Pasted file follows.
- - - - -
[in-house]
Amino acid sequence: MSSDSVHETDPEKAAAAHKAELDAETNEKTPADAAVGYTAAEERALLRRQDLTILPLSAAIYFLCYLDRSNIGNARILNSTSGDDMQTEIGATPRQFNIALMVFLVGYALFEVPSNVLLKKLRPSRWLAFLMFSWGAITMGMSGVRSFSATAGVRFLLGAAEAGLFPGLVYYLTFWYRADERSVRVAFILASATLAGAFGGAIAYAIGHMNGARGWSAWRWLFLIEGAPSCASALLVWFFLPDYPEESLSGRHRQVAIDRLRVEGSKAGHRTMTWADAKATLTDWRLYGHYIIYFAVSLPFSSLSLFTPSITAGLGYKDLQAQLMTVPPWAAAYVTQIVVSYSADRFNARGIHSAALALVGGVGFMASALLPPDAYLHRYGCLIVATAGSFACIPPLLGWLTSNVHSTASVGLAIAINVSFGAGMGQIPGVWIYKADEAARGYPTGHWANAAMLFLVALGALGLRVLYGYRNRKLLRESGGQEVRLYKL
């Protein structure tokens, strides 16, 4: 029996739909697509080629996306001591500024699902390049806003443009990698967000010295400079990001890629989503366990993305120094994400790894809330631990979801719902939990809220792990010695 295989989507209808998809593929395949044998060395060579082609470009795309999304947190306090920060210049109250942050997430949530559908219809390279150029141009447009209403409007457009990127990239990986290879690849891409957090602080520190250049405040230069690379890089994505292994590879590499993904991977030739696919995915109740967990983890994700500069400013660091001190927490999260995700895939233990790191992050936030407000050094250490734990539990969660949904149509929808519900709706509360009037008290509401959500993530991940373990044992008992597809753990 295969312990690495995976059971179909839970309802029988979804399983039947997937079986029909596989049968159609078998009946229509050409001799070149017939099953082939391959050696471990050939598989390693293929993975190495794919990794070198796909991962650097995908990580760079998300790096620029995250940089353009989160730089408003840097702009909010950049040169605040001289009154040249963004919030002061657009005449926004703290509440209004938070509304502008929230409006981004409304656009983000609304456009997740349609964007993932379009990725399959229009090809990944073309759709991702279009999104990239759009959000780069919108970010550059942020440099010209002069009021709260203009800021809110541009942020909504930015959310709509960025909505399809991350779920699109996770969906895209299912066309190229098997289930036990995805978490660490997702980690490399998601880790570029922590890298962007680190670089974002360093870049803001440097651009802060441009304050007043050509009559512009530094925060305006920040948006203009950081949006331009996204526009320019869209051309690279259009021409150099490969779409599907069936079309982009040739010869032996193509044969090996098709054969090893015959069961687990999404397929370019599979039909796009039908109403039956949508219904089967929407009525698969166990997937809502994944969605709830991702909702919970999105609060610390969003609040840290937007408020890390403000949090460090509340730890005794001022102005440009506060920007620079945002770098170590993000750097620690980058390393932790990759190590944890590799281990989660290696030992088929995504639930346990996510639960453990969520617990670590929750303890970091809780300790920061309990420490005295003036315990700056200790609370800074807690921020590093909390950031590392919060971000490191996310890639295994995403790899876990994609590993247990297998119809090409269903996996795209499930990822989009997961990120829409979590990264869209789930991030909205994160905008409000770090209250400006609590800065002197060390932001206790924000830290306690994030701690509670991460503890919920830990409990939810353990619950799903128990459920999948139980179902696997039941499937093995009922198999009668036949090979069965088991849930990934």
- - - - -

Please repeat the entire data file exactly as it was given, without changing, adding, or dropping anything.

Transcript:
[in-house]
Amino acid sequence: MSSDSVHETDPEKAAAAHKAELDAETNEKTPADAAVGYTAAEERALLRRQDLTILPLSAAIYFLCYLDRSNIGNARILNSTSGDDMQTEIGATPRQFNIALMVFLVGYALFEVPSNVLLKKLRPSRWLAFLMFSWGAITMGMSGVRSFSATAGVRFLLGAAEAGLFPGLVYYLTFWYRADERSVRVAFILASATLAGAFGGAIAYAIGHMNGARGWSAWRWLFLIEGAPSCASALLVWFFLPDYPEESLSGRHRQVAIDRLRVEGSKAGHRTMTWADAKATLTDWRLYGHYIIYFAVSLPFSSLSLFTPSITAGLGYKDLQAQLMTVPPWAAAYVTQIVVSYSADRFNARGIHSAALALVGGVGFMASALLPPDAYLHRYGCLIVATAGSFACIPPLLGWLTSNVHSTASVGLAIAINVSFGAGMGQIPGVWIYKADEAARGYPTGHWANAAMLFLVALGALGLRVLYGYRNRKLLRESGGQEVRLYKL
């Protein structure tokens, strides 16, 4: 029996739909697509080629996306001591500024699902390049806003443009990698967000010295400079990001890629989503366990993305120094994400790894809330631990979801719902939990809220792990010695 295989989507209808998809593929395949044998060395060579082609470009795309999304947190306090920060210049109250942050997430949530559908219809390279150029141009447009209403409007457009990127990239990986290879690849891409957090602080520190250049405040230069690379890089994505292994590879590499993904991977030739696919995915109740967990983890994700500069400013660091001190927490999260995700895939233990790191992050936030407000050094250490734990539990969660949904149509929808519900709706509360009037008290509401959500993530991940373990044992008992597809753990 295969312990690495995976059971179909839970309802029988979804399983039947997937079986029909596989049968159609078998009946229509050409001799070149017939099953082939391959050696471990050939598989390693293929993975190495794919990794070198796909991962650097995908990580760079998300790096620029995250940089353009989160730089408003840097702009909010950049040169605040001289009154040249963004919030002061657009005449926004703290509440209004938070509304502008929230409006981004409304656009983000609304456009997740349609964007993932379009990725399959229009090809990944073309759709991702279009999104990239759009959000780069919108970010550059942020440099010209002069009021709260203009800021809110541009942020909504930015959310709509960025909505399809991350779920699109996770969906895209299912066309190229098997289930036990995805978490660490997702980690490399998601880790570029922590890298962007680190670089974002360093870049803001440097651009802060441009304050007043050509009559512009530094925060305006920040948006203009950081949006331009996204526009320019869209051309690279259009021409150099490969779409599907069936079309982009040739010869032996193509044969090996098709054969090893015959069961687990999404397929370019599979039909796009039908109403039956949508219904089967929407009525698969166990997937809502994944969605709830991702909702919970999105609060610390969003609040840290937007408020890390403000949090460090509340730890005794001022102005440009506060920007620079945002770098170590993000750097620690980058390393932790990759190590944890590799281990989660290696030992088929995504639930346990996510639960453990969520617990670590929750303890970091809780300790920061309990420490005295003036315990700056200790609370800074807690921020590093909390950031590392919060971000490191996310890639295994995403790899876990994609590993247990297998119809090409269903996996795209499930990822989009997961990120829409979590990264869209789930991030909205994160905008409000770090209250400006609590800065002197060390932001206790924000830290306690994030701690509670991460503890919920830990409990939810353990619950799903128990459920999948139980179902696997039941499937093995009922198999009668036949090979069965088991849930990934």